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Iran Silent on Kurdish Activist’s Execution

Undated image of Iranian Kurdish activist Hedayat Abdollahpour, whose family said it received a phone call informing them that Iranian authorities executed him in the northwestern town of Oshnavieh around May 21, 2020. (VOA Persian)
Undated image of Iranian Kurdish activist Hedayat Abdollahpour, whose family said it received a phone call informing them that Iranian authorities executed him in the northwestern town of Oshnavieh around May 21, 2020. (VOA Persian)

Iran has withheld confirmation of its apparent recent execution of a Kurdish activist, in the latest example of its long-running practice of secretly executing ethnic minority dissidents.

Kurdish activist Hedayat Abdollahpour’s brother Farhad told VOA Persian that their father received a call on June 10 from an official who asserted that Hedayat was executed on or around May 21 in the northwestern town of Oshnavieh.

Farhad Abdollahpour, who is based in neighboring Iraqi Kurdistan, reported that the caller said his brother Hedayat had been transferred to Oshnavieh for execution from a prison in Urmia, another northwestern Iranian city where the dissident had been on death row since 2017. He told VOA Persian that his brother’s two lawyers had yet to receive any written confirmation of the apparent execution from Iranian judicial authorities as of Friday.

Iranian law requires the government to notify lawyers of a scheduled execution of their client 48 hours in advance and to grant families the right to visit their condemned relative for the last time. It appears Iranian authorities failed to observe the law in Hedayat Abdollahpour’s case.

Abdollahpour was detained in August 2016 for suspected involvement in a battle between Iran’s Islamic Revolutionary Guard Corps (IRGC) and Kurdish Democratic Party of Iran (KDPI) rebels on June 14 of that year. He was accused of being a KDPI member and sentenced to death in 2017 after what Britain-based rights group Amnesty International (AI) called a “grossly unfair” trial.

AI and Abdollahpour’s family have said the dissident consistently denied involvement with KDPI or its 2016 battle with the IRGC. They also said he lost hearing in one ear from apparent torture after his arrest and later retracted in court a confession that he had made under duress.

In another indication that Abdollahpour recently was executed without an official announcement, an Iranian-government-approved Kurdish news site,, published a report on Sunday, quoting an unnamed security official as saying the dissident had been hanged during the Persian month of Khordad, which runs from May 21 to June 20.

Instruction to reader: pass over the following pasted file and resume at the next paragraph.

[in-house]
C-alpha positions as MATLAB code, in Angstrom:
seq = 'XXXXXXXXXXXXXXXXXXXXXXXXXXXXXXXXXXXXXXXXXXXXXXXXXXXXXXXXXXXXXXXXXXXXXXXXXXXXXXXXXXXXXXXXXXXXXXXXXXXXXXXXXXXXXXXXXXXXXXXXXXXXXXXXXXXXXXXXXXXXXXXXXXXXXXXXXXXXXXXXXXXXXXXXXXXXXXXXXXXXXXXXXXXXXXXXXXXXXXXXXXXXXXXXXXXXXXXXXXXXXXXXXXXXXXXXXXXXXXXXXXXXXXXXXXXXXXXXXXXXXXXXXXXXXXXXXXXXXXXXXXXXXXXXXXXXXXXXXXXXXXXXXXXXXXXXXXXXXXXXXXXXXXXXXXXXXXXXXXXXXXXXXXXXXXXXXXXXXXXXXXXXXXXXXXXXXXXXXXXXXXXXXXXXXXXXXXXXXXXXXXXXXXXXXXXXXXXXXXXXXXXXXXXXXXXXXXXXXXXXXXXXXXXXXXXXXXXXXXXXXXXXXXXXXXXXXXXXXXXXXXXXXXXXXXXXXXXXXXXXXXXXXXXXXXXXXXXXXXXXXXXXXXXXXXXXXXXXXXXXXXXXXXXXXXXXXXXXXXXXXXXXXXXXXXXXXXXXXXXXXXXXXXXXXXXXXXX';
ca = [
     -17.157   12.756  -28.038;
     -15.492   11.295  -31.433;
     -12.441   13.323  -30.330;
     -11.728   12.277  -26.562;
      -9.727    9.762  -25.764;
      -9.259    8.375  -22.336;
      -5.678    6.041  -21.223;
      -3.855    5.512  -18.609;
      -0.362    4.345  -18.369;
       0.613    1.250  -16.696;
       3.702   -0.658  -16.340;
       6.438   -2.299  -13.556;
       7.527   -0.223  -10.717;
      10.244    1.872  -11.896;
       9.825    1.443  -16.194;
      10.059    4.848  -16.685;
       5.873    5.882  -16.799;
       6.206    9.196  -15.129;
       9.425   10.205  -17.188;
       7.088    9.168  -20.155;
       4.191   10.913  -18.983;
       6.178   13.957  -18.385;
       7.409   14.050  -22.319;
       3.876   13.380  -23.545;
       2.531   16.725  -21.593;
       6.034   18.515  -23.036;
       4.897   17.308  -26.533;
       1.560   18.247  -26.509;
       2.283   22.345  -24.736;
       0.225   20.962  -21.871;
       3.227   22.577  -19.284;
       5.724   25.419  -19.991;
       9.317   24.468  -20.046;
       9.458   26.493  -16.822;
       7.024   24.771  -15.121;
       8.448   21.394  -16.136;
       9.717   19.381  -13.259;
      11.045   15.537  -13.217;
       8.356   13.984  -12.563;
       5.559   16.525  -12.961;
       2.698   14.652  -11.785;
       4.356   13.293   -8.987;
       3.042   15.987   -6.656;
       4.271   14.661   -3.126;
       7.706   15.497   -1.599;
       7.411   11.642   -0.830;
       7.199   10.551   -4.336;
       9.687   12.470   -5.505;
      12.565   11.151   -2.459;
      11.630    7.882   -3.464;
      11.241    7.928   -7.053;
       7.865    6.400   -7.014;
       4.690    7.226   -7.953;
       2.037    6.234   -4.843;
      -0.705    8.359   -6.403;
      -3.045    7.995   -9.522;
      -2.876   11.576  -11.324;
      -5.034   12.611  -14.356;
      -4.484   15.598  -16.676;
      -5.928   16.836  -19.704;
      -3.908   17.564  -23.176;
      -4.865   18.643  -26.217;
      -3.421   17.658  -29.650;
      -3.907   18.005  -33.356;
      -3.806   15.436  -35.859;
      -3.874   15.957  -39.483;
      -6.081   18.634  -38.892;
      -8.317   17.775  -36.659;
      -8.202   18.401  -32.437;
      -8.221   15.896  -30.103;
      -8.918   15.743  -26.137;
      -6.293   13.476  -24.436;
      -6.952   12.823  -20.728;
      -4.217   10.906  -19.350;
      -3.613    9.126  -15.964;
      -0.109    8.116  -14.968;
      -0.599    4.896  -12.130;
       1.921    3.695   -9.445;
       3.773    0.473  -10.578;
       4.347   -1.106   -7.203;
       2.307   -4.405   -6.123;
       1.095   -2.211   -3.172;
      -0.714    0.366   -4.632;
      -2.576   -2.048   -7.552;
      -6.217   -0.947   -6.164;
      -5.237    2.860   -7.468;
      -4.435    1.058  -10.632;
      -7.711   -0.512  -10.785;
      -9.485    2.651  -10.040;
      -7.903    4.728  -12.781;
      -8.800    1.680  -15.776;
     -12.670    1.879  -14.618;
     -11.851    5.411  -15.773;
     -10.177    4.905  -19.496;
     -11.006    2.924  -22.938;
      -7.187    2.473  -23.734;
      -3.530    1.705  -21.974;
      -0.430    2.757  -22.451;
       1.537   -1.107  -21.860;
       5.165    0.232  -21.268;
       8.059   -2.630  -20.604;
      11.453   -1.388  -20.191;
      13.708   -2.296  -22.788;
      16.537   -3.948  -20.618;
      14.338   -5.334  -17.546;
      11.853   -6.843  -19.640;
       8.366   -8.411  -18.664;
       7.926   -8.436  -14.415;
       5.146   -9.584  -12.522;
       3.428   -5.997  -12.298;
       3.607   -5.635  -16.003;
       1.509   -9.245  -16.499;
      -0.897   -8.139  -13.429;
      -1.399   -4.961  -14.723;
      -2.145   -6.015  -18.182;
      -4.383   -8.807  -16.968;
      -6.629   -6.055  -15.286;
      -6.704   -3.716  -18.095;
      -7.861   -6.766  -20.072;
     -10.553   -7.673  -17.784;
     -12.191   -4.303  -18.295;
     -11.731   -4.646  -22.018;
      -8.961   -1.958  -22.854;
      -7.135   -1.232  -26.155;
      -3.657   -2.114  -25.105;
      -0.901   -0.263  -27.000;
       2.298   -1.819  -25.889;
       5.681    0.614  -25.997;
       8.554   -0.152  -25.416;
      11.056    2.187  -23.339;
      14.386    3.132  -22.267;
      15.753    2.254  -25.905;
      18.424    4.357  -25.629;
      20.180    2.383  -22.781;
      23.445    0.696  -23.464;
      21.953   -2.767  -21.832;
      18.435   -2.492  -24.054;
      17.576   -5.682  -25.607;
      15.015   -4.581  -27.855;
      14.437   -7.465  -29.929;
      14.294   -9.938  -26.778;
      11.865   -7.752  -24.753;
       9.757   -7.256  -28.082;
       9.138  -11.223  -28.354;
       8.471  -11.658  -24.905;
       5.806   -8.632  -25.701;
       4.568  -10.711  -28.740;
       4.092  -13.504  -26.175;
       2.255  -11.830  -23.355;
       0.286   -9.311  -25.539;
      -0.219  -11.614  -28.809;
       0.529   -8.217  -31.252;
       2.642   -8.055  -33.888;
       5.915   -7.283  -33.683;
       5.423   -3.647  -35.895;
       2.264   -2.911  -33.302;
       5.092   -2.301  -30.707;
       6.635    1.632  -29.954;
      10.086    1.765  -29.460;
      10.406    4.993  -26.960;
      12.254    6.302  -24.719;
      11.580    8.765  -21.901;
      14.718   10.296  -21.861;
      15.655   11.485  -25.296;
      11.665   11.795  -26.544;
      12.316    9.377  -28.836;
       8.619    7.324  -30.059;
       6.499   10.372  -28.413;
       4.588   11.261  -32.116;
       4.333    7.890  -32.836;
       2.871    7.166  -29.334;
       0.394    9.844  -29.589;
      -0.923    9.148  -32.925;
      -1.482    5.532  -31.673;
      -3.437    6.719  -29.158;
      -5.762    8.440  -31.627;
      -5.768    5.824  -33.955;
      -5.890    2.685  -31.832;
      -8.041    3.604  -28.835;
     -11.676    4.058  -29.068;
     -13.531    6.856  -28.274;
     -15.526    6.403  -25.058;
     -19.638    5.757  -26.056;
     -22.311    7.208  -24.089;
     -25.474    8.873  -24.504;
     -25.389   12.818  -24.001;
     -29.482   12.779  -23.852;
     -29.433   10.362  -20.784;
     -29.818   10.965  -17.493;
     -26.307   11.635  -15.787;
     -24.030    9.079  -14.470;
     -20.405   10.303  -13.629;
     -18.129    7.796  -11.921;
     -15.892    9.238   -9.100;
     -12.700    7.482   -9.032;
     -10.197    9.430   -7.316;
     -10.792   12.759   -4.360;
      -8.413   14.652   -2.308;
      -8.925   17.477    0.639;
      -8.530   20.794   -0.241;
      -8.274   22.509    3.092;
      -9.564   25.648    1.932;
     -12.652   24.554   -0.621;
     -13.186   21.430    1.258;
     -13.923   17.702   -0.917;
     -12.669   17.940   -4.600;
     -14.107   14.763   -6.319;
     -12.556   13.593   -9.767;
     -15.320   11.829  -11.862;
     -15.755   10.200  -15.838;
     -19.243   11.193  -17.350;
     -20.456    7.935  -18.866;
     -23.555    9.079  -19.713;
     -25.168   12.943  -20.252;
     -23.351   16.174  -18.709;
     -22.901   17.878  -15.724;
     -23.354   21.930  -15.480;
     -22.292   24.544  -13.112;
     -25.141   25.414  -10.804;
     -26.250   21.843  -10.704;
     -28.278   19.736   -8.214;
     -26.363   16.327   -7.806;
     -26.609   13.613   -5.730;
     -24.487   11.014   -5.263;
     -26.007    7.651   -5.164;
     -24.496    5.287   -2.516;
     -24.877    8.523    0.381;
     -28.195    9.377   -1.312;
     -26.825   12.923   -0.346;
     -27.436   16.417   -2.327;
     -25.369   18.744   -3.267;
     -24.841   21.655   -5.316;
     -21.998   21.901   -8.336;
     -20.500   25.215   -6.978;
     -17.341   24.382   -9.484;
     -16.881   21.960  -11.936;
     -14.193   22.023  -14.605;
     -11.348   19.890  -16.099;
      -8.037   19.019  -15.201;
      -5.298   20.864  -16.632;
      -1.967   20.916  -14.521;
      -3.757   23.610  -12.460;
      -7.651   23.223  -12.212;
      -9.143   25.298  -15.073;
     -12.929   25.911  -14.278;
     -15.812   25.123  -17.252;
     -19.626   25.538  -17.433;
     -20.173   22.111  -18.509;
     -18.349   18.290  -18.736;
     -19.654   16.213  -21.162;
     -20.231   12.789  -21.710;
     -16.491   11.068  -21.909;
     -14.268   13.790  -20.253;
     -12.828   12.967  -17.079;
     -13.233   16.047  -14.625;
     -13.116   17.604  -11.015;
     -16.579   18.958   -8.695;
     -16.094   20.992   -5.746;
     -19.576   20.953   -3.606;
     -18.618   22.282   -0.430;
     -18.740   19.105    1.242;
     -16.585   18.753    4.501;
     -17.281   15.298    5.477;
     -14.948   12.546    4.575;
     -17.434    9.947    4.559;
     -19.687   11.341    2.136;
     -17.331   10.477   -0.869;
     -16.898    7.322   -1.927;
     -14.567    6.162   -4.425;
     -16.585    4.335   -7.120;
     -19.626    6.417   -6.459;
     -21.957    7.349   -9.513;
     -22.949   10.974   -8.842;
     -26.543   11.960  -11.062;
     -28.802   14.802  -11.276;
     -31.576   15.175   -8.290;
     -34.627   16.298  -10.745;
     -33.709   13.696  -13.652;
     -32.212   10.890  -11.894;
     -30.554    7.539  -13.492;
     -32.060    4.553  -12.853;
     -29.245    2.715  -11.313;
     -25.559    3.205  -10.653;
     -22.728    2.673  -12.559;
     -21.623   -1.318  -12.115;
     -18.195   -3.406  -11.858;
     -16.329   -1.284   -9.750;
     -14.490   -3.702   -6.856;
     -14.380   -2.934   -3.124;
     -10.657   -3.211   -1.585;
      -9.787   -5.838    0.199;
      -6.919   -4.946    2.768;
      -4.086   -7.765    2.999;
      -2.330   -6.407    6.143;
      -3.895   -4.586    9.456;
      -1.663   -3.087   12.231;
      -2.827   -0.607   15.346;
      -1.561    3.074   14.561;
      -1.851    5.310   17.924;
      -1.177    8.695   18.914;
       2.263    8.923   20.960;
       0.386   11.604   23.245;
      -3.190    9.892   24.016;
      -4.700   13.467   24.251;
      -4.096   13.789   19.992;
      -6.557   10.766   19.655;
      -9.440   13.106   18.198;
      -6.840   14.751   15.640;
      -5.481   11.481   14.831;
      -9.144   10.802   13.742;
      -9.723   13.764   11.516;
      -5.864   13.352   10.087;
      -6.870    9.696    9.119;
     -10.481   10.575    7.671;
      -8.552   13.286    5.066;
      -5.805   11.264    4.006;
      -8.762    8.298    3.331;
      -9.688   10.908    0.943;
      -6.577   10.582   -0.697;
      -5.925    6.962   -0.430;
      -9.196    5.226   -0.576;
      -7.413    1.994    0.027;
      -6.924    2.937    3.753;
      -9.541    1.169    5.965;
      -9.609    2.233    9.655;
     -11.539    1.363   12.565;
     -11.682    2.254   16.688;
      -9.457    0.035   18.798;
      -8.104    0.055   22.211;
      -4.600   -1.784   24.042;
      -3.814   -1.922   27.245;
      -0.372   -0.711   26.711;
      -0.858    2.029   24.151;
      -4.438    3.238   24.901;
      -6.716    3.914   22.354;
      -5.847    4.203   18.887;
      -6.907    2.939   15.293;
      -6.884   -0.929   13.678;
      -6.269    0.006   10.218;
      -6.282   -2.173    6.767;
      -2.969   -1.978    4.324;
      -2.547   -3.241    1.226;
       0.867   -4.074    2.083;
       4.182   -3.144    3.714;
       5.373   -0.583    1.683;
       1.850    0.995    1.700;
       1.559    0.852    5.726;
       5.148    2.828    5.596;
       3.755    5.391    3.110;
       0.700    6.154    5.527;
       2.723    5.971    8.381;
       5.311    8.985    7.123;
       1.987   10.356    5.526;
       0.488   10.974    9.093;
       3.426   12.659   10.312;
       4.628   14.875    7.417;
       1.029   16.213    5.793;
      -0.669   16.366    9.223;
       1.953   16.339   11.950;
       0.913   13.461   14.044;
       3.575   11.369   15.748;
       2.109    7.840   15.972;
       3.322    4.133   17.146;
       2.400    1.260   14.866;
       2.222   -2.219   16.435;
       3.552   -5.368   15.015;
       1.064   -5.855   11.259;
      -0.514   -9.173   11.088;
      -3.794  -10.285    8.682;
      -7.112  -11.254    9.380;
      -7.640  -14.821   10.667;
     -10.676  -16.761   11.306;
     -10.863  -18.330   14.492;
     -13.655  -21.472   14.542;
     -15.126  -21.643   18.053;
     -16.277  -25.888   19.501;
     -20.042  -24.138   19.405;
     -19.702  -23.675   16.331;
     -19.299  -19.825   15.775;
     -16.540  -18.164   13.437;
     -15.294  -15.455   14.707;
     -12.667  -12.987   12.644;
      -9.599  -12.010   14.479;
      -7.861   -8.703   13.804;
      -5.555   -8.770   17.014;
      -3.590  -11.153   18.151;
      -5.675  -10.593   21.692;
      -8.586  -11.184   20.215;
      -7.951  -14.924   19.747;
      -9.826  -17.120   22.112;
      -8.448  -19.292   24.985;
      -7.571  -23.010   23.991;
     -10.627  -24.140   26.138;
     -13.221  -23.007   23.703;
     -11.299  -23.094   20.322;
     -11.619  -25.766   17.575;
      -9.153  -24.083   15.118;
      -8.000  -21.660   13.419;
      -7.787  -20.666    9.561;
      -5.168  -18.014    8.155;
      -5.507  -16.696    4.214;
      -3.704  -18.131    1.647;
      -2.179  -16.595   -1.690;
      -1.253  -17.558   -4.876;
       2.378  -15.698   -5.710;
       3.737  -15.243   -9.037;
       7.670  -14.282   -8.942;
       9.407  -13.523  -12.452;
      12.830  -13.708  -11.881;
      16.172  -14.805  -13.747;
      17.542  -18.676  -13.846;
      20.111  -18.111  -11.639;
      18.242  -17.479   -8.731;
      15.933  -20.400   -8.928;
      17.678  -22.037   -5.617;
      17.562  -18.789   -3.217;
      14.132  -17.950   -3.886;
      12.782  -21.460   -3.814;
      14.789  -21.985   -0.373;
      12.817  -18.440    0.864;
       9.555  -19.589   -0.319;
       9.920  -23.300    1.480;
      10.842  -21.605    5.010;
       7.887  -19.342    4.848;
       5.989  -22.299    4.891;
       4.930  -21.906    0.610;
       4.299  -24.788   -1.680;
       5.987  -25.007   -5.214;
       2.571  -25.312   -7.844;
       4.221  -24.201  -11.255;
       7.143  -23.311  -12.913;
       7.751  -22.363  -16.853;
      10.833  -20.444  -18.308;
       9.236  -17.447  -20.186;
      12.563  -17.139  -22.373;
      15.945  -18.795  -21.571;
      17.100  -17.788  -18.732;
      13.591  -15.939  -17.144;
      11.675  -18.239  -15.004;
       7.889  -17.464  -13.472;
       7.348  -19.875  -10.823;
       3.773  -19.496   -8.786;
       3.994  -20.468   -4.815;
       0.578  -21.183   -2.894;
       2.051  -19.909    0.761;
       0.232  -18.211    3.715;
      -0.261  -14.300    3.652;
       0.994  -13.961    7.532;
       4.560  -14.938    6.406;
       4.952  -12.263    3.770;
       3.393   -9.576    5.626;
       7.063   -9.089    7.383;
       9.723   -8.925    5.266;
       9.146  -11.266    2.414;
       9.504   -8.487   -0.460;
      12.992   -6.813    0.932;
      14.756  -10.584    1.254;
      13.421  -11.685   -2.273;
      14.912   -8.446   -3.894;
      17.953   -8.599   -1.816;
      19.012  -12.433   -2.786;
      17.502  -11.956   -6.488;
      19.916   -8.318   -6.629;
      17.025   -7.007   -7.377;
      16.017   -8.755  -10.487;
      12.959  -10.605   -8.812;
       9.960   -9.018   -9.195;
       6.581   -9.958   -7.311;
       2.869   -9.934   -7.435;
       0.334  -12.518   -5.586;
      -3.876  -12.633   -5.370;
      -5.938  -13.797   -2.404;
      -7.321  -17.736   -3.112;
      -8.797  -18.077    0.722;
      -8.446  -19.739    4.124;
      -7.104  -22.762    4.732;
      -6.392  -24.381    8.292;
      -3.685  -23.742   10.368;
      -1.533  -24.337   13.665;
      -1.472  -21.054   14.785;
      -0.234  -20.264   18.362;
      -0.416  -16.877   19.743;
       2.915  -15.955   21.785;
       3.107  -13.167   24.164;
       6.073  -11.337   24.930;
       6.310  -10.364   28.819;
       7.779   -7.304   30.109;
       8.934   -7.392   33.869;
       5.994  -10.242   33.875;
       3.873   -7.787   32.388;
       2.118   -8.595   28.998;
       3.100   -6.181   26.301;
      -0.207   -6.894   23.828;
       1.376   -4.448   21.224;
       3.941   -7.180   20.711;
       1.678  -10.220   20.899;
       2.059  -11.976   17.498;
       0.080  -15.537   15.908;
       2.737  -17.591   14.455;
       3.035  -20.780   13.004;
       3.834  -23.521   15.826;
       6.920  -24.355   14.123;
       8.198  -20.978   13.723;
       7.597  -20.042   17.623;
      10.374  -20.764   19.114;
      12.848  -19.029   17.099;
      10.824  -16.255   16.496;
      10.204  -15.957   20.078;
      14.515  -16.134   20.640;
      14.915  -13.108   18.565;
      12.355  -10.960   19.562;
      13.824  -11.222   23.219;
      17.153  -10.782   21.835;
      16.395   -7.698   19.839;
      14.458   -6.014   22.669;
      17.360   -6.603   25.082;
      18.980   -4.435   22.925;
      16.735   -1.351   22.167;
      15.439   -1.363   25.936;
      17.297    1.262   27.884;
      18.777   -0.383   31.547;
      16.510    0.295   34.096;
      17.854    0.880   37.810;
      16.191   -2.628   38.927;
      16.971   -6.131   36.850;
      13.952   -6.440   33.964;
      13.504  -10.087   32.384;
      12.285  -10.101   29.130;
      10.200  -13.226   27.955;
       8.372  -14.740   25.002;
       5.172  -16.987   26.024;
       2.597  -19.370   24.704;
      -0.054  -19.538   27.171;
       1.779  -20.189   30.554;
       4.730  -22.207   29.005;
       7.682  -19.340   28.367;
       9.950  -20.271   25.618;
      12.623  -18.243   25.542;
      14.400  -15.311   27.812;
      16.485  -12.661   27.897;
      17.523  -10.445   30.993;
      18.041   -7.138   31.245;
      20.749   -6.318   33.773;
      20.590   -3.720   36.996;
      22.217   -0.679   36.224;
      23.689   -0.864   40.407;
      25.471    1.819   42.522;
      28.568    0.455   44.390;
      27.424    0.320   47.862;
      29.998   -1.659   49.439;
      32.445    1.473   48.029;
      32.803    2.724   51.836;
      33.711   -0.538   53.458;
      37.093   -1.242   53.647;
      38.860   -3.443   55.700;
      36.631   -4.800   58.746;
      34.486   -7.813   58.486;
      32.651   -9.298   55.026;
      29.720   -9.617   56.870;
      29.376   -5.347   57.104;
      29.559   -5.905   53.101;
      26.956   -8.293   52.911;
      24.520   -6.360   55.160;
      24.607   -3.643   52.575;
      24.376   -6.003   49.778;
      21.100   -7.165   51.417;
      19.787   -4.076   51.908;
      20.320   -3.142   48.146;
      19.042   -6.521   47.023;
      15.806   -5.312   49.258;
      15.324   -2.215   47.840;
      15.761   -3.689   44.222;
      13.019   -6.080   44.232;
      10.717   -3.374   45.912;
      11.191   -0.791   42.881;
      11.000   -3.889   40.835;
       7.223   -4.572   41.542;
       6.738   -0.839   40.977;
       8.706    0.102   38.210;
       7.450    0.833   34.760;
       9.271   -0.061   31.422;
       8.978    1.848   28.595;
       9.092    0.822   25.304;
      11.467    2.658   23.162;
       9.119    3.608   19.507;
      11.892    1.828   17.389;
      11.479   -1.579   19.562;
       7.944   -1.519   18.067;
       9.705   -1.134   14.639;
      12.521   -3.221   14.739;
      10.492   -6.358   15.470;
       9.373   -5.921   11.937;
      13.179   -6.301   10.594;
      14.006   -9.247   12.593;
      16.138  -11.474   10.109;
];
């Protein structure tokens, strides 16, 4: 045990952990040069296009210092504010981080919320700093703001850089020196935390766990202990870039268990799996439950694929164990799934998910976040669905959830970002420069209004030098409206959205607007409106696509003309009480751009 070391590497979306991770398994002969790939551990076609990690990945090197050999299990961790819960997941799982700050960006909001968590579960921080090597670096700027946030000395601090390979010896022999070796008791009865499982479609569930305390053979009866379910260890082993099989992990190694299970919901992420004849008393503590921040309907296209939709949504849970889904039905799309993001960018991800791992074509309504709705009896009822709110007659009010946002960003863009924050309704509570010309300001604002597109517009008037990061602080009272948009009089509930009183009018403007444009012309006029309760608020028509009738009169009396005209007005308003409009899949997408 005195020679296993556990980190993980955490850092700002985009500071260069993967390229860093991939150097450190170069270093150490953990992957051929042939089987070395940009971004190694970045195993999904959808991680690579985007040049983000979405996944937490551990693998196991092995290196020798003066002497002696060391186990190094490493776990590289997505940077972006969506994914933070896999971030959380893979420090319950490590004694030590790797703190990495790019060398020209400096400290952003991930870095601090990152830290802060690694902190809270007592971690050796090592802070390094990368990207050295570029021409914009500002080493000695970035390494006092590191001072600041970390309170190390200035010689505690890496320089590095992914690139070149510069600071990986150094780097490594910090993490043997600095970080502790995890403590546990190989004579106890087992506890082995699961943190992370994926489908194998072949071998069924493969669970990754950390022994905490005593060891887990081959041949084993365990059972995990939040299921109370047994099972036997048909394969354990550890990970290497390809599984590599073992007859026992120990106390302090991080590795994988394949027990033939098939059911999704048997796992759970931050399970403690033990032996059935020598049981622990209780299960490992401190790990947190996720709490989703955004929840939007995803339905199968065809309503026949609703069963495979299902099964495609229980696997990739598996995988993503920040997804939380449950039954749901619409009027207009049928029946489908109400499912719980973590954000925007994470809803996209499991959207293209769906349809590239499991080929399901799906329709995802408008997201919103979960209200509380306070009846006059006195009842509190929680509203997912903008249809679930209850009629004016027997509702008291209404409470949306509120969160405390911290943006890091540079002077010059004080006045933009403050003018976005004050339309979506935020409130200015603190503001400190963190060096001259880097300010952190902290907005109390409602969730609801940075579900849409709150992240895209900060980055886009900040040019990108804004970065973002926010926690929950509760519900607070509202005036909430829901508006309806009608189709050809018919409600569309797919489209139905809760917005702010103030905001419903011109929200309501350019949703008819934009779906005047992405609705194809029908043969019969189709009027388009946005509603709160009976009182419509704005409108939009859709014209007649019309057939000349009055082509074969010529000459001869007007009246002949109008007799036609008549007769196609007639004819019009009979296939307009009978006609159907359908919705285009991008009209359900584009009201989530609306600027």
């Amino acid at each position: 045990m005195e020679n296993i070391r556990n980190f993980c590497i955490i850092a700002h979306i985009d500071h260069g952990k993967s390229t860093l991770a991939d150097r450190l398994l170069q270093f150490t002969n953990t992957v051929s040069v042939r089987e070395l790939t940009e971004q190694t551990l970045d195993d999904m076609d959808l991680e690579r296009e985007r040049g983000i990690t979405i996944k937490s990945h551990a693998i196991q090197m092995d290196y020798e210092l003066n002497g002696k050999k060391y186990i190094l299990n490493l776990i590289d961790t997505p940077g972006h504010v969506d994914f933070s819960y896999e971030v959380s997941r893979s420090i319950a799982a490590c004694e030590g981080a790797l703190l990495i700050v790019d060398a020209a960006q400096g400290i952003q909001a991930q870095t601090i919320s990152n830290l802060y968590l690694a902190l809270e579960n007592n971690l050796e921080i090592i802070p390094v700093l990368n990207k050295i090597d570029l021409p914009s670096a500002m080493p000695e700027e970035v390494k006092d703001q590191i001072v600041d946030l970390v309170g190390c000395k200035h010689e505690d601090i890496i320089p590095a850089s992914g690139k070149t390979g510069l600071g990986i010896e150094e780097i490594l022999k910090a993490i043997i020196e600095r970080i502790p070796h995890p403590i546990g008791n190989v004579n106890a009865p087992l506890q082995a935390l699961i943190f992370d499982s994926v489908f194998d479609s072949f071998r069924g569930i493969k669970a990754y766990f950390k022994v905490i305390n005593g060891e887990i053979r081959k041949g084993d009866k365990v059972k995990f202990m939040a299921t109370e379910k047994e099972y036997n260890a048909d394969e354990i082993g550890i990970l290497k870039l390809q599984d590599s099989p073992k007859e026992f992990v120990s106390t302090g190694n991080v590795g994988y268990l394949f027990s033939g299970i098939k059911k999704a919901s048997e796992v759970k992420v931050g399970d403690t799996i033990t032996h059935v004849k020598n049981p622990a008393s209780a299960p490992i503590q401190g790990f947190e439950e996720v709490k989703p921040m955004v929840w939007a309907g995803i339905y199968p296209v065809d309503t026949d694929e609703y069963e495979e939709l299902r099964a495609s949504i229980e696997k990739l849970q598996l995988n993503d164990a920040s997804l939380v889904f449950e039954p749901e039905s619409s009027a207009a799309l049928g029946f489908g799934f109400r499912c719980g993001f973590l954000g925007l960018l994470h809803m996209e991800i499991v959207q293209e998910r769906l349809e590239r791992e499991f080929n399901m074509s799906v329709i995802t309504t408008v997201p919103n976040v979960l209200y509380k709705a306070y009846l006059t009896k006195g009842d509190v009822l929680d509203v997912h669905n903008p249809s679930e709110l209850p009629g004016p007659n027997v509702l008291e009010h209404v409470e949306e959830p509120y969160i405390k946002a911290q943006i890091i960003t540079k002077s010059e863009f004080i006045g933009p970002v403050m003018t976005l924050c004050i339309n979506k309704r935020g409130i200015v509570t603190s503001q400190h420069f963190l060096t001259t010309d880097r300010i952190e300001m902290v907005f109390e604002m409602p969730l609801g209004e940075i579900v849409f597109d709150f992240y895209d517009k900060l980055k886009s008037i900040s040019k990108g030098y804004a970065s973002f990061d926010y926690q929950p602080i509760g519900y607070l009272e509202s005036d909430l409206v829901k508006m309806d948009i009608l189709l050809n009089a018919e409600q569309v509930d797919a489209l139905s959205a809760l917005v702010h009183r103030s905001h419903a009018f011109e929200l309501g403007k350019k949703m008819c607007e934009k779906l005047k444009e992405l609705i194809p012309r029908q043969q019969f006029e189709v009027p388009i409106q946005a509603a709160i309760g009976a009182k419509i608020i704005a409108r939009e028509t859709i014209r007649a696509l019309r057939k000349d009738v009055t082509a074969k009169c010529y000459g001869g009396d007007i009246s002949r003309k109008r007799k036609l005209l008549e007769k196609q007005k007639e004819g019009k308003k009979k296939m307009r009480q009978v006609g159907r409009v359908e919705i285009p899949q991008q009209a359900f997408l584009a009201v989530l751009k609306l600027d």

Neither of Abdollahpour’s two lawyers, Maziar Tataei and Osman Mazayyan, responded to requests from VOA Persian for comment on the case.

Hossein Ahmadiniaz, a third Iranian lawyer, who represented Abdollahpour in the past and who has lived in exile in the Netherlands since 2018, told VOA Persian that his two colleagues have said little publicly about the case due to government pressure. Iran has jailed several lawyers in recent years, charging them with national security offenses for their peaceful defenses of similarly peaceful activists.

“We know that Abdollahpour’s execution has been carried out, but we cannot declare it legally and officially,” Ahmadiniaz said.

Rights groups say Iran has a history of secretly executing Kurdish and other ethnic minority dissidents and refusing to reveal the location of the dissidents’ graves after notifying their families of the executions.

Ahmadiniaz said what made Abdollahpour’s apparent execution unusual is that there has been no government confirmation of it for almost a month after it purportedly happened. He cited a previous case in which he had represented Ramin Hossein Panahi, a Kurdish activist secretly executed by the government in September 2018. The lawyer said the Iranian judiciary at his urging later issued a statement about Panahi’s execution and allowed relatives to briefly see the dissident’s body before burying him at an undisclosed site.

In a June 11 statement, AI called on Iran to urgently clarify what happened to Abdollahpour and accused Tehran of committing a crime of enforced disappearance in violation of international law.

In a sign of the anguish facing Abdollahpour’s family, his father, Abubakar, sent a voice message Monday to Oslo-based group Iran Human Rights, pleading with Iranian judiciary chief Ebrahim Raisi for information about the dissident.

“Shame on you. If you have executed my child, return his body. Set Islam aside and be a human,” he said.

Abdollahpour’s brother Farhad, speaking to VOA, vowed that the family will not acknowledge that the activist has been executed until a government announcement is made.

This article originated in VOA’s Persian Service. Mehdi Jedinia of VOA’s Extremism Watch Desk contributed. Click here for the original Persian version of the story.

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